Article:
WATCH: Tucker Carlson and Arkansas Gov. Asa Hutchinson debate the governor's decision to veto a bill banning gender surgeries for minors that was later overridden by the Arkansas state legislature.
Gov. Hutchinson says that the bill "invokes the state" in medical decisions. pic.twitter.com/kwzGtTwtle
— Daily Caller (@DailyCaller) April 7, 2021
A federal judge blocked the SAFE Act from going into effect in late July, but Baldacci told the DCNF that Arkansas’ legislation set a new standard for child safety laws that the rest of the nation can look to for guidance and inspiration.
“We should never grow weary of protecting children. I’m proud of Arkansas legislators who were not afraid to stand up to the political mob and put kids first,” Republican Arkansas state Rep. Robin Lundstrum, the lead house sponsor of the SAFE Act, told the DCNF. “We must work together to pass legislation like the SAFE Act across the country so that children in every state are protected from chemical and surgical castration.”
The FPA provided the DCNF with a long list of advocacy groups or “family policy councils” that have endorsed the campaign, including Alaska Family Council, the Center for Arizona Policy, the California Family Council, the Hawaii Family Forum, the Massachusetts Family Institute, the Family Heritage Alliance in South Dakota, and the Family Policy Institute of Washington.
The organization’s allies are working with FPA across the country to push public policy in line with the organization’s goals and to fight back against progressive activists, policies and legal action.
FPA has also sought the endorsement of prominent conservative intellectuals who can take the fight to protect children into D.C. conversations, opinion pieces, think tanks, the Twitter-sphere and beyond. This includes experts at the Ethics and Pubic Policy Center (EPPC) like Ryan T. Anderson, Mary Rice Hassan and Roger Severino, as well as conservative culture leaders like the American Principles Project’s Terry Schilling.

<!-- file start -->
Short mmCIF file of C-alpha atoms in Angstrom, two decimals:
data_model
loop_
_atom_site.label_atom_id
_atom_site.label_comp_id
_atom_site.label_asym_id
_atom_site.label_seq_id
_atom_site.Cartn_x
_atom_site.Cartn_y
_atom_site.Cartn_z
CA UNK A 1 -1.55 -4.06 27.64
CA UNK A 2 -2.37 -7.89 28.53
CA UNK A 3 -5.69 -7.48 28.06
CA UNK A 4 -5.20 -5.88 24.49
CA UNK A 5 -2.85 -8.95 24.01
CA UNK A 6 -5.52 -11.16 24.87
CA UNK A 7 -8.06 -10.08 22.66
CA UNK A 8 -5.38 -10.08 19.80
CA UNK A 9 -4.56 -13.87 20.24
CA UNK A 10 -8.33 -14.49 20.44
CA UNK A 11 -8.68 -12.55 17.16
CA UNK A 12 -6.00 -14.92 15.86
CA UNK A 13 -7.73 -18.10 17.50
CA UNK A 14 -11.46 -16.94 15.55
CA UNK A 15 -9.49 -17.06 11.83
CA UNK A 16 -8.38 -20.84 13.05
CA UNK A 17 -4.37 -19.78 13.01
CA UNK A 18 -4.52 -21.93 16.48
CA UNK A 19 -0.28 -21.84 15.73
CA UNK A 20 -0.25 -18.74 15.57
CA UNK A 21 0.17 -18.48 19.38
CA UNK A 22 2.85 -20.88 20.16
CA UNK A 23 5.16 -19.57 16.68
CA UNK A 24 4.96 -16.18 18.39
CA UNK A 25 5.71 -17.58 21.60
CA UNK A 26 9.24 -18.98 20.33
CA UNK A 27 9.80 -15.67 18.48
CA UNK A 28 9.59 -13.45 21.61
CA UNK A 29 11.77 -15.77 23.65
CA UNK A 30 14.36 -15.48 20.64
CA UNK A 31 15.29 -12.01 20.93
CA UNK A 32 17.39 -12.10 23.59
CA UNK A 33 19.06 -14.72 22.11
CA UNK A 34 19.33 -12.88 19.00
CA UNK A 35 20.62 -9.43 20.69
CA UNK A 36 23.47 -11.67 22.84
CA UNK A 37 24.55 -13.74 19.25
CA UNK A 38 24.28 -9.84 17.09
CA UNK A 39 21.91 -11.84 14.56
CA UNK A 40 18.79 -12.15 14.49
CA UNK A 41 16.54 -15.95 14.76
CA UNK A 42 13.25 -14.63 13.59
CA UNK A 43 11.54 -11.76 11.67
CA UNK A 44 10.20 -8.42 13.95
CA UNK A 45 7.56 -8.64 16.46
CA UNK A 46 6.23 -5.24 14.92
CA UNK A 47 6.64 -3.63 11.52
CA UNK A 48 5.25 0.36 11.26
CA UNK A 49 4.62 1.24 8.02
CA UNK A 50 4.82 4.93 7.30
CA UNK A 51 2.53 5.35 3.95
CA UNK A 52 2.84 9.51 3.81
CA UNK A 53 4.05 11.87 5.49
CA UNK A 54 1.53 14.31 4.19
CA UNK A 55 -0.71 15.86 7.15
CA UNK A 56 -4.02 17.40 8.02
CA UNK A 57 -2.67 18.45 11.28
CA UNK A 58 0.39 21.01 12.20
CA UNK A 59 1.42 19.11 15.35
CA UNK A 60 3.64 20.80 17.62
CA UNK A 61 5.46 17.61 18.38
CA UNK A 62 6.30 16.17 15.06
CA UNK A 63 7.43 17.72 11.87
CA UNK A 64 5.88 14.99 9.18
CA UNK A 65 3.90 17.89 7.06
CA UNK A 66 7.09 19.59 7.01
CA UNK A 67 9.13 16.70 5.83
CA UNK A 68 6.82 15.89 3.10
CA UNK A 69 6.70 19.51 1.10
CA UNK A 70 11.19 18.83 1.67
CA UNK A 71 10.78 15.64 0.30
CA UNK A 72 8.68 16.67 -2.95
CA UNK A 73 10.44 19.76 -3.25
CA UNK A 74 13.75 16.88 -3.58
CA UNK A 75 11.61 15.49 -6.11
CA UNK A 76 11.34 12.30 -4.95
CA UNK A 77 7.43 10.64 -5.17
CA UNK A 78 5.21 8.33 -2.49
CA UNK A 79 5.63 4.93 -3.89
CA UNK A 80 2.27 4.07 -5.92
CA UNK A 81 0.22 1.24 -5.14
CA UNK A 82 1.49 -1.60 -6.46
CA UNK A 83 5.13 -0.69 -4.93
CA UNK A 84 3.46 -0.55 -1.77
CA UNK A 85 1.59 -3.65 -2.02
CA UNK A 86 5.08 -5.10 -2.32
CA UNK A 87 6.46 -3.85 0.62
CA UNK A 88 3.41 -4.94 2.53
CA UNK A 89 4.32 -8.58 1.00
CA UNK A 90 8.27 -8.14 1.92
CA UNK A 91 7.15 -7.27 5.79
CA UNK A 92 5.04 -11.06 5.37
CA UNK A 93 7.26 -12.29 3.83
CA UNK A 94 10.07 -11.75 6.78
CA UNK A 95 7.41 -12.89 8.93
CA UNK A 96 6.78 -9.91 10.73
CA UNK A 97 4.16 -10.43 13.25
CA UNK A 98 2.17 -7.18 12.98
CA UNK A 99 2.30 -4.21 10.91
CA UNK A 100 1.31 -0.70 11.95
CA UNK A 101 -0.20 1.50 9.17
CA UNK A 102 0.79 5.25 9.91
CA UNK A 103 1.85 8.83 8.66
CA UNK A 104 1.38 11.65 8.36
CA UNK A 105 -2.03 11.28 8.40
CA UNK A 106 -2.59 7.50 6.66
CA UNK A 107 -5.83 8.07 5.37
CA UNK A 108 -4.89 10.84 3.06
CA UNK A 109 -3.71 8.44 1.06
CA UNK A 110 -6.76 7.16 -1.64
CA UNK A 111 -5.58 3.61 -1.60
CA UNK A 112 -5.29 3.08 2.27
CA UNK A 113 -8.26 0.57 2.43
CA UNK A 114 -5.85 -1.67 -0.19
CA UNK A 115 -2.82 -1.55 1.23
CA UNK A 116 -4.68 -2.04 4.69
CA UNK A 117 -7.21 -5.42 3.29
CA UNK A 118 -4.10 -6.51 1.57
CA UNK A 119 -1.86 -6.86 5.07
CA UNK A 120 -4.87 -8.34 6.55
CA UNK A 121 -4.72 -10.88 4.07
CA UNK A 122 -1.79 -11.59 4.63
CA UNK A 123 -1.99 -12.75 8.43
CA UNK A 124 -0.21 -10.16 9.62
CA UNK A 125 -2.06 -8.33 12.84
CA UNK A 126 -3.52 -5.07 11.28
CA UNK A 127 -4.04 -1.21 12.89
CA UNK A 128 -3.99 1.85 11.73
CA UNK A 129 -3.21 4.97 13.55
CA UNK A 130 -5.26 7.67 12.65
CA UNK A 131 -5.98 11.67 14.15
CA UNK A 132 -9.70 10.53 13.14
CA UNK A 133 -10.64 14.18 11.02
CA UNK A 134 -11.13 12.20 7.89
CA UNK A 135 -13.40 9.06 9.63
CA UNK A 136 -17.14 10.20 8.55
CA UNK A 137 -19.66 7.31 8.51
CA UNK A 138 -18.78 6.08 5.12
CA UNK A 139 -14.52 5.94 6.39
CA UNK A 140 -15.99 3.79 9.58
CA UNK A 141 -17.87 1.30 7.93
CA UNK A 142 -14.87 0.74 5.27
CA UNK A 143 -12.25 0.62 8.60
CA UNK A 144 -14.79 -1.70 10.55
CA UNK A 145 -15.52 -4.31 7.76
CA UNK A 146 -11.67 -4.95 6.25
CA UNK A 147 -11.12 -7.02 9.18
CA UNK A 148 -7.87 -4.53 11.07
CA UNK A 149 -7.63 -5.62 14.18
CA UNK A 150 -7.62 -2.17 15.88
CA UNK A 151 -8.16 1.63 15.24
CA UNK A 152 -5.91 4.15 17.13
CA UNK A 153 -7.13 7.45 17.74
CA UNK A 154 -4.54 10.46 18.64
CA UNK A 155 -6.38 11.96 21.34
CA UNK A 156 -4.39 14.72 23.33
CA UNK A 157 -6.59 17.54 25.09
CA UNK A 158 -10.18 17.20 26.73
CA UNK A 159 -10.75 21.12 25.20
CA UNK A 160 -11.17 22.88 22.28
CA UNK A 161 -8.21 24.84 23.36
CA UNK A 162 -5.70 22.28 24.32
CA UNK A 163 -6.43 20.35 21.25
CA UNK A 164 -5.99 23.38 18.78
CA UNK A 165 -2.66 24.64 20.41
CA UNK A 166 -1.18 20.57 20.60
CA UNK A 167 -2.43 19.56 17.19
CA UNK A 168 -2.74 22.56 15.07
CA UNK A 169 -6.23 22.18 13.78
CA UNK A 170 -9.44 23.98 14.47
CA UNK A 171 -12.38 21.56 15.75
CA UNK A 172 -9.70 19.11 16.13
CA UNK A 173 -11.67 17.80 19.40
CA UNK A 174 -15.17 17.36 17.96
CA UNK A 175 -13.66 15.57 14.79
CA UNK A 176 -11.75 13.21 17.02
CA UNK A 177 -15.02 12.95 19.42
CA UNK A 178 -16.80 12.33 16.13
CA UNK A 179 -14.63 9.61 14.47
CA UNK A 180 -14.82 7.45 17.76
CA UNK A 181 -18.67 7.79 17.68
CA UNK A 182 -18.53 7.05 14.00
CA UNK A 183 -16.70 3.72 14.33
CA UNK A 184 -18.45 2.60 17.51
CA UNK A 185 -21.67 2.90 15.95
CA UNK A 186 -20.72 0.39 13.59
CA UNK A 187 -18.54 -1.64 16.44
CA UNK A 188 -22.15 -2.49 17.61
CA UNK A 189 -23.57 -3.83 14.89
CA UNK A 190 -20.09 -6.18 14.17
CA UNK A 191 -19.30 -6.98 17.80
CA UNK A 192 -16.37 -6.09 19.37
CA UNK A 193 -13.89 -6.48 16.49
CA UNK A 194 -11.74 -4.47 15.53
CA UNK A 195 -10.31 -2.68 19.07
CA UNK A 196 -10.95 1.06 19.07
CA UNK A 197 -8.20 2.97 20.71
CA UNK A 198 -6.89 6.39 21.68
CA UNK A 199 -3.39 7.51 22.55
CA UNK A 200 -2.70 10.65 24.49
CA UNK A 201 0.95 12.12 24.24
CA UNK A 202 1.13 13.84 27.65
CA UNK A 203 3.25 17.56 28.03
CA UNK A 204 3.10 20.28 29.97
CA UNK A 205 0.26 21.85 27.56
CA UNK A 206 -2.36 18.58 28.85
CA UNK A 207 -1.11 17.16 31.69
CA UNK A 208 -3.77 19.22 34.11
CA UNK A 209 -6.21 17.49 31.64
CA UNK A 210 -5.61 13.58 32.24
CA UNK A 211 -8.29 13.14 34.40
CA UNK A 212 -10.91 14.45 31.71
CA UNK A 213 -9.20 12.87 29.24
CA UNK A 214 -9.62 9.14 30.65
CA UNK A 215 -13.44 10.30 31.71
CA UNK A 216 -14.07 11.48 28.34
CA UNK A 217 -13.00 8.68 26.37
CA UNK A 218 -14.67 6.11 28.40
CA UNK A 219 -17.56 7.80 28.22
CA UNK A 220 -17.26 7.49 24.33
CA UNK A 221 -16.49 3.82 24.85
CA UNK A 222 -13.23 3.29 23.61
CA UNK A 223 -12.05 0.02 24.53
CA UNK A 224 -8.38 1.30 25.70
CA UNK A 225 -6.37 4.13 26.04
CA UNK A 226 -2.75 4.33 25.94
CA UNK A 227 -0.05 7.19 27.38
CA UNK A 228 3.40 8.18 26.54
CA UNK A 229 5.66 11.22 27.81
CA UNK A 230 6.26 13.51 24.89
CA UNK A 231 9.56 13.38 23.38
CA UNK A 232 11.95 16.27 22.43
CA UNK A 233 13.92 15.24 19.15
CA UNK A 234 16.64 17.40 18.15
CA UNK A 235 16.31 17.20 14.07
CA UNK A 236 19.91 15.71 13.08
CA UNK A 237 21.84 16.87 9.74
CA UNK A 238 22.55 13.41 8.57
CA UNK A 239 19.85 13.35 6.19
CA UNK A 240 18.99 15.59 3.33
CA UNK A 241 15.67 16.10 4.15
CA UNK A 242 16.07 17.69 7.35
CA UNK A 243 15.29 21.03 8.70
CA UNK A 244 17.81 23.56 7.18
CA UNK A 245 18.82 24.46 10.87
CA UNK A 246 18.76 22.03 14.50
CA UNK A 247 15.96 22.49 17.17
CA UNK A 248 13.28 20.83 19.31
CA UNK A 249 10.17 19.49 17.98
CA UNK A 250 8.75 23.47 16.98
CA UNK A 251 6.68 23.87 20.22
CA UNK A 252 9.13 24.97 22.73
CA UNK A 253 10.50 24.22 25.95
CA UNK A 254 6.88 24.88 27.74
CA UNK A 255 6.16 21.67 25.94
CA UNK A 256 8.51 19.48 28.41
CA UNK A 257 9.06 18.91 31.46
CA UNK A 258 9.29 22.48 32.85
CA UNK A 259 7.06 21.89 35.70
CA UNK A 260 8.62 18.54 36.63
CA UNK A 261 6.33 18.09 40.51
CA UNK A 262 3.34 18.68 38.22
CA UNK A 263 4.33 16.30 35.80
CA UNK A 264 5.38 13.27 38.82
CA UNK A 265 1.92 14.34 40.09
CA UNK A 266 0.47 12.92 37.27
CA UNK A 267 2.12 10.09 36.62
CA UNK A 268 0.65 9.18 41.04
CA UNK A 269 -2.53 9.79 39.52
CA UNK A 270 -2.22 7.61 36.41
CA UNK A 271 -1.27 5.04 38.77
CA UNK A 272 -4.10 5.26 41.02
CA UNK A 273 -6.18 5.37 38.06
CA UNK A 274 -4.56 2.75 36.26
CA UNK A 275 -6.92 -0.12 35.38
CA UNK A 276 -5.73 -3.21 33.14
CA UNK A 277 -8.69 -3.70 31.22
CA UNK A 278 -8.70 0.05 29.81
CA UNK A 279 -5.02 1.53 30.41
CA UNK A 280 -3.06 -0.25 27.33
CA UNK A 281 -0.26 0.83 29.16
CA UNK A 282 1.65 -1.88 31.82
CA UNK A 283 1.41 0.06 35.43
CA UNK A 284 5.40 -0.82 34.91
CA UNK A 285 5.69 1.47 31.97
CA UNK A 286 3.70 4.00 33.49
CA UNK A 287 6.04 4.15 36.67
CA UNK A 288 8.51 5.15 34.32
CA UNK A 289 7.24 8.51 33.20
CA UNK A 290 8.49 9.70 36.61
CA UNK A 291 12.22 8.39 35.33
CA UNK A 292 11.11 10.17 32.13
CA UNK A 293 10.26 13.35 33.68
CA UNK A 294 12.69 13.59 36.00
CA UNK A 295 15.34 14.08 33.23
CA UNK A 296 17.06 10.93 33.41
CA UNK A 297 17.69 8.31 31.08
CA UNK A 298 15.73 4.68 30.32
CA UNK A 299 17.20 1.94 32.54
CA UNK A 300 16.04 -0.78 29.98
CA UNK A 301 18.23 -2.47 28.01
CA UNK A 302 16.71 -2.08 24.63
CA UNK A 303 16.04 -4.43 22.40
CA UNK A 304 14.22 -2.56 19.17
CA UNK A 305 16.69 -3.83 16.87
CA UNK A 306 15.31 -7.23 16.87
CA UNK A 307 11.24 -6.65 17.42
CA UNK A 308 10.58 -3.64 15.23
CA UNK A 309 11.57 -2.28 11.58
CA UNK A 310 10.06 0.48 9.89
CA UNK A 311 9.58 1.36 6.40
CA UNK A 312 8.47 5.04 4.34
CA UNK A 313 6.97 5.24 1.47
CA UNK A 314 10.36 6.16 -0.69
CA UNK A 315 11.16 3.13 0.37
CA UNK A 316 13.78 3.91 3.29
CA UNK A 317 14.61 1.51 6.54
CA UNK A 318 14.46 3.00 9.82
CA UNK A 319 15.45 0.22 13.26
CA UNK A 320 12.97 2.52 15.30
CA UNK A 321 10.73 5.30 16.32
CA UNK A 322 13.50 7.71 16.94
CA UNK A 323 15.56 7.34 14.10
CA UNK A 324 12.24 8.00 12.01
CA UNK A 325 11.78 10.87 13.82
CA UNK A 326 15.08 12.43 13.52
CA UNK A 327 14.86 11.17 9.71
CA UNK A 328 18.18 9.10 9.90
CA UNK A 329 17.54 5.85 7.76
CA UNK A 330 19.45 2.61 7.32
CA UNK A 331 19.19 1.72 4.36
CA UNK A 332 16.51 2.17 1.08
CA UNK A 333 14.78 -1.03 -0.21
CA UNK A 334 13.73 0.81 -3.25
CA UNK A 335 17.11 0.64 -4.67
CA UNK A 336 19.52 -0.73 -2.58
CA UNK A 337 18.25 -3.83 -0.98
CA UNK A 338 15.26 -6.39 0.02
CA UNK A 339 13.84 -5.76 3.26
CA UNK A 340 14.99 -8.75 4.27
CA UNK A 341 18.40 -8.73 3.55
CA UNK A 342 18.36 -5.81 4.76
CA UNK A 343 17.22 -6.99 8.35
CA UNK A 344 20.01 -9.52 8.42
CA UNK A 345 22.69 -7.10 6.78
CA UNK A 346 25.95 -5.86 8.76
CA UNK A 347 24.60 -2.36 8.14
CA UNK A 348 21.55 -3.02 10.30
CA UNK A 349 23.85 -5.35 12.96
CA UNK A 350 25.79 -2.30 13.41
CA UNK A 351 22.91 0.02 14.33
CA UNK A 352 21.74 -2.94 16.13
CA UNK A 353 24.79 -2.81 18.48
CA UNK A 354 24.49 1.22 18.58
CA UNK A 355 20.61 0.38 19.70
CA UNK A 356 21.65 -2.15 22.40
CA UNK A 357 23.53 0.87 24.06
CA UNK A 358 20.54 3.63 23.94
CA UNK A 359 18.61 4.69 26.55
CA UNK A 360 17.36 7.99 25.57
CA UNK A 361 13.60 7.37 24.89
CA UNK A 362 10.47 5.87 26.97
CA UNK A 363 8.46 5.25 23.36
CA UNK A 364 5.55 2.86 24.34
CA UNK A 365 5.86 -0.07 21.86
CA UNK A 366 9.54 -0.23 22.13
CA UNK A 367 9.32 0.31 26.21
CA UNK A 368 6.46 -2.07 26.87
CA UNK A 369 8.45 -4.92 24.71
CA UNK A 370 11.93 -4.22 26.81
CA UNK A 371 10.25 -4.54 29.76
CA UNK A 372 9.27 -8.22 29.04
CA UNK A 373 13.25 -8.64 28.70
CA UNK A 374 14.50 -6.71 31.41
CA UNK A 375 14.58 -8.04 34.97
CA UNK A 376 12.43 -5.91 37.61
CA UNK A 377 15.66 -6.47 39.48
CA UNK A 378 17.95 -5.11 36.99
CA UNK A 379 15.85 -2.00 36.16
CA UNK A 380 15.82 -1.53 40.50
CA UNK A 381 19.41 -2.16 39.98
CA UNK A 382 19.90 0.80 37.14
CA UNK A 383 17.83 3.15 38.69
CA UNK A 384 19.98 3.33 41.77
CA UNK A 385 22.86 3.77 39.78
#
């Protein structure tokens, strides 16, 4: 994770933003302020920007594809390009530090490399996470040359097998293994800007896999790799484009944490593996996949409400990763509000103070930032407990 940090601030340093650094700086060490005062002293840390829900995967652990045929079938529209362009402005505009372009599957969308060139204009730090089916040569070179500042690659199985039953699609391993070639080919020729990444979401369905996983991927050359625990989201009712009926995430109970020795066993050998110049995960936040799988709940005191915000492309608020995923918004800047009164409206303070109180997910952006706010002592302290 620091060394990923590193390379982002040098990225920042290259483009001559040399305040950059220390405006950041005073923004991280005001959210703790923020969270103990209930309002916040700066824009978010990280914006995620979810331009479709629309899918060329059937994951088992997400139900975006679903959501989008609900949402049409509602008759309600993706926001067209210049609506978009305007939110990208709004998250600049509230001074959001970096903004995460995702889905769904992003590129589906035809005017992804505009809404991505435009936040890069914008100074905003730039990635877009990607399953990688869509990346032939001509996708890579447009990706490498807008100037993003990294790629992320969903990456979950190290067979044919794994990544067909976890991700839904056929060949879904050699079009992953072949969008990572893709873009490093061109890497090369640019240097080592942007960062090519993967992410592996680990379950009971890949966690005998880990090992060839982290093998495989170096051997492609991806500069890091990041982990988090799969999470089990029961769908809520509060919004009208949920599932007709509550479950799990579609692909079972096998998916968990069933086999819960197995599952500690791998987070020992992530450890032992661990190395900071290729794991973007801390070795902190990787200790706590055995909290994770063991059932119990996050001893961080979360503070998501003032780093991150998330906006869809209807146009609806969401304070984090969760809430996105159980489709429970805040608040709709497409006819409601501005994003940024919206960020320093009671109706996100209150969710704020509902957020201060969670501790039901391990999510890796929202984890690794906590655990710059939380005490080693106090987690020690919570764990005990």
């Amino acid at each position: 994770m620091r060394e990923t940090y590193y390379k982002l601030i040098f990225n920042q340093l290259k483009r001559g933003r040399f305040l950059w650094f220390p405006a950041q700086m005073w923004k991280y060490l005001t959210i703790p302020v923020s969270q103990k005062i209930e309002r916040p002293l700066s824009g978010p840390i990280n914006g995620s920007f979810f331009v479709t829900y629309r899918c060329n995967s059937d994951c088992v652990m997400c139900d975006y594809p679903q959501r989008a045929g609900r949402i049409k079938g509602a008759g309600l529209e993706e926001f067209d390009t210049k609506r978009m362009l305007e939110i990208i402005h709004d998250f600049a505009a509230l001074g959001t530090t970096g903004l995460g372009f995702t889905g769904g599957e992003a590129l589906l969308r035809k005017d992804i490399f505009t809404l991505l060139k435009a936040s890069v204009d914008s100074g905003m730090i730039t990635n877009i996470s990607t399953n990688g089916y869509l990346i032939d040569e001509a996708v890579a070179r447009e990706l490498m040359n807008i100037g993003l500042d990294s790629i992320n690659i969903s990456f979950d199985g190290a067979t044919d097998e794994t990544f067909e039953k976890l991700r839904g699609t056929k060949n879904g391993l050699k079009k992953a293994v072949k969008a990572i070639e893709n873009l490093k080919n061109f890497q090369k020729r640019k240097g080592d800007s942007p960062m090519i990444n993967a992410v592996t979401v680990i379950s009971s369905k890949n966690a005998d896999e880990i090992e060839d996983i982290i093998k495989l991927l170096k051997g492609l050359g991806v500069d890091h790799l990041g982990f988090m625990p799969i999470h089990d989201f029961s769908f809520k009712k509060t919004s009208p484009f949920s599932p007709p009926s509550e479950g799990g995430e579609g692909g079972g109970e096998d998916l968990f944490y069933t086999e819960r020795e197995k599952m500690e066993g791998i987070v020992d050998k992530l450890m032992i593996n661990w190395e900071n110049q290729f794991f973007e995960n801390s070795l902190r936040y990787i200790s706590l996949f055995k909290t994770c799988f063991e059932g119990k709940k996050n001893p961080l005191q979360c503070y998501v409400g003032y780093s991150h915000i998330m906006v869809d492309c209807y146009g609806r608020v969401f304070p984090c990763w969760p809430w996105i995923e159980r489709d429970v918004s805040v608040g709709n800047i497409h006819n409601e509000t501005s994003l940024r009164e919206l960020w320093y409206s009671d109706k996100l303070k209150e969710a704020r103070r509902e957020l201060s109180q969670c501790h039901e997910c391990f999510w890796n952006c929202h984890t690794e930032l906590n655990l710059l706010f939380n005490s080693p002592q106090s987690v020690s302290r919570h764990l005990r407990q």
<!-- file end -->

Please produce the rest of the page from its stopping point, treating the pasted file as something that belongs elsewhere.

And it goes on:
“It is profoundly unethical to interfere in the normal physical development of a child as part of a process ‘affirming’ a ‘gender identity’ at odds with bodily sex,” Anderson, the author of “When Harry Became Sally: Responding to the Transgender Moment,” told the DCNF. “Children deserve help, not harm, in embracing reality, including the reality of their body. Prudent legislation is needed to protect children from the many harms of experimental ‘gender’ therapies.”
Schilling, the leader of an organization focused on promoting and protecting family values, pointed out that there was a time not so long ago when “all medical practitioners agreed that biological reality should trump ideology and that healthcare should follow science and data, not politics.”
“Unfortunately, many in the medical community today have fallen captive to the mistaken idea, pushed by left-wing activists, that a person’s sex is determined by their mind, not their body, and they have now begun to push this idea onto children, prescribing them highly experimental drugs with dangerous, long-term side effects and putting them on an irreversible, life-altering path which they are too young to fully comprehend,” Schilling said. “This is a frightening trend which must be opposed.”